Ernest & Celestine is as visually inviting as it is warmly honest about issues that are dear to little kids who are at that fragile age when friendship means everything and the loss of a friend is a catastrophe so devastating they think they are the only ones who have experienced it. It is animated with heart and compassion. No frills. It looks gentle, like its characters. It flows with the ease and grace of a ballerina on ice. It is so lovely that despite catering thematically to children, we as adults remain hooked on its charm throughout. This is one of the best and most easily accessible animated movies I have seen.
And it looks delightful. The characters are drawn delicately by hand then coloured in with soft watercolours. Their movements, animated later in computers, are swift. Even Ernest, the big bumbling bear, has a softness in his step. Yes, when he sneezes his whole house shakes, but we can imagine him tiptoeing through a jungle of pins and coming out without a puncture.
A lot of animated movies today aim to wow us with their dazzling visuals, which spread themselves across the screen, filling up every corner and gap. Some of them cram so much detail into a shot that our eyes struggle to speed from one end of the frame to the other in time to catch everything. It’s as if all the production companies are putting their computer skills on display and we have to pick the best. Ernest & Celestine is like a meadow in spring by comparison. We look upon it and feel relaxed, refreshed. Some of its shots don’t even fill the screen; the watercolour bleeds out from the centre and vanishes beneath the canvas before reaching an edge. It uses negative space so effectively that it directs our eyes for us. Some movies make you want to turn away and look at something beautiful. Ernest & Celestine is that something beautiful.
Its story is also beautiful, in an equally understated way. There are bears and mice. Only bears and mice. No humans. The bears live above ground in sort of posh neighbourhoods. They drive vans, and grocery shop. Concrete houses line cobblestone and gravel streets. The school bell rings and little cubs pour out to the candy store down the road. In another movie they’d be humans. They even believe in the tooth fairy, which, in this movie, is less of a fairy and more of a mouse.
The mice live underground, in vast cavernous labyrinths shaped and maintained by their incisors. Teeth are their trade. A mouse without its two front teeth is as useful as The Mona Lisa to Ray Charles. Their livelihood depends on it. As with any society, there are the poor and homeless, and some stray mice have lost their teeth. This is where Celestine, the movie’s young plucky heroine, comes in.
Celestine (Pauline Brunner) lives in an orphanage and works as an intern at the local dentistry, which sits atop a knoll surrounded by a moat. You get an idea of teeth’s importance in this society; the dentistry is more prominent than the police station or court house, and has the stature of a fortress. Celestine’s job is to sneak up to ground level at night and exchange young bear cub teeth for gold coins. I say sneak because bears and mice don’t get along. There’s a lovely scene where police officers from both sides meet at the mouth of a manhole and regard each other first with fear then with wary interest, as if they’ve never seen the likes of each other before.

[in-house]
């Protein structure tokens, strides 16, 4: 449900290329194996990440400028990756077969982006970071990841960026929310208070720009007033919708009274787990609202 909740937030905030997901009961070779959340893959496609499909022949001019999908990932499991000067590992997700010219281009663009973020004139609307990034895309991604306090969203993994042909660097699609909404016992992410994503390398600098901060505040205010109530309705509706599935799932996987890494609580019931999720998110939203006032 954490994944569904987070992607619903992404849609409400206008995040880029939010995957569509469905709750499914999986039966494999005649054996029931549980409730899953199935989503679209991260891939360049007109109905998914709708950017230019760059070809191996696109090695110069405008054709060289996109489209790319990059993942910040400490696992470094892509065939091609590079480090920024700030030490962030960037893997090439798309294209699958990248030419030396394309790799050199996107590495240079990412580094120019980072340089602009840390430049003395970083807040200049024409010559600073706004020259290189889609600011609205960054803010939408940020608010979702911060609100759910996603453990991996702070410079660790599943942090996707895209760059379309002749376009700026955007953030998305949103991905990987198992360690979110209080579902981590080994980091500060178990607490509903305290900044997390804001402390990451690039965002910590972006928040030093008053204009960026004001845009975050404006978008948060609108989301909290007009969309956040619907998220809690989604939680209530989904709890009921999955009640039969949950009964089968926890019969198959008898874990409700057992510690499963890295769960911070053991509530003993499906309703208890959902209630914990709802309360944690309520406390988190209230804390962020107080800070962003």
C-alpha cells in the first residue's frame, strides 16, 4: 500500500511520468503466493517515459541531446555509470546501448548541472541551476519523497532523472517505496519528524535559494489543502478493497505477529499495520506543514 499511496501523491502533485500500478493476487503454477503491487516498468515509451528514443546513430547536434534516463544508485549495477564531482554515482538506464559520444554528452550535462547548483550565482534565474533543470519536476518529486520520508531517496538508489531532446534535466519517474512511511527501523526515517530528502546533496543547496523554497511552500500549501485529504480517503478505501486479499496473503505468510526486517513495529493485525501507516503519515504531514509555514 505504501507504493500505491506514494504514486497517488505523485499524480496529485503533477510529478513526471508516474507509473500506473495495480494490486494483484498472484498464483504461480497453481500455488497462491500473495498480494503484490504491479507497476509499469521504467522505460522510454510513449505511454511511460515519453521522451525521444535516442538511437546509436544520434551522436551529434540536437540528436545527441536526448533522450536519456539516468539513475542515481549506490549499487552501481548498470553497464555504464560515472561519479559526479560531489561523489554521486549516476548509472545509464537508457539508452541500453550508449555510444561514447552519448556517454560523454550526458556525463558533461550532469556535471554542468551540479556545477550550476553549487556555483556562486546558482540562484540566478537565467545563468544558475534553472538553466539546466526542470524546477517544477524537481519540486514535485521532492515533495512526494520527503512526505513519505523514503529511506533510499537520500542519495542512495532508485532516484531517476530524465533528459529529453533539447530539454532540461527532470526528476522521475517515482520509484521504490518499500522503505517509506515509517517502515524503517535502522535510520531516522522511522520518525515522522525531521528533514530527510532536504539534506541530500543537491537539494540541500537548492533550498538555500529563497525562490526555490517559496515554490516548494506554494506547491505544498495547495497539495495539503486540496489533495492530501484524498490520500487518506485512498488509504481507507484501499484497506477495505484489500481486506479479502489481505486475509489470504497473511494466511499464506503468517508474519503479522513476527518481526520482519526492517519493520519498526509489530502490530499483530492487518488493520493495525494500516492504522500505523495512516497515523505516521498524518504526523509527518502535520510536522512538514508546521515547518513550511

On one of her prowls, Celestine meets Ernest (Lambert Wilson), the greedy bear who lives alone in an abandoned cottage, looks at visiting birds and sees them already plucked and cooked. The two become friends, which is a travesty to their societies because mice and bears don’t get along! Now they are fugitives, which is a problem mitigated by the irrepressible fondness they develop for each other. Celestine is adorable in that we know she is a mouse and yet we want desperately to cradle her. Ernest is abundantly sympathetic, chiefly because he is so kind. Had this movie set its eyes on older audiences, the mouse and the bear would have defied natural law and become lovers. But here, in a world of innocence, friendship is the limit, and rightly so.
I sat through much of Ernest & Celestine with a smile on my face. Seldom does a family movie offer any kind of incentive for adults. Family movies. Movies that appeal to mum and dad just as much as they do to son and daughter. Despite being a category a lot of films find themselves in, only a handful actually provide nourishment for viewers older than 10. Ernest & Celestine would make a 90 year old blush with happiness. It never steps wrong. I think it could, though, if you catch the English version, with a number of famous Hollywood stars (Forest Whitaker, Lauren Bacall) providing the voices. Stick to the original French version and read the subtitles. Don’t be lazy. This isn’t a movie that deserves your laziness.
Best Moment | All of it. I especially liked how the mouse police force comes together and flows and gushes through tunnels and around bends, like a torrential river.
Worst Moment | Nope.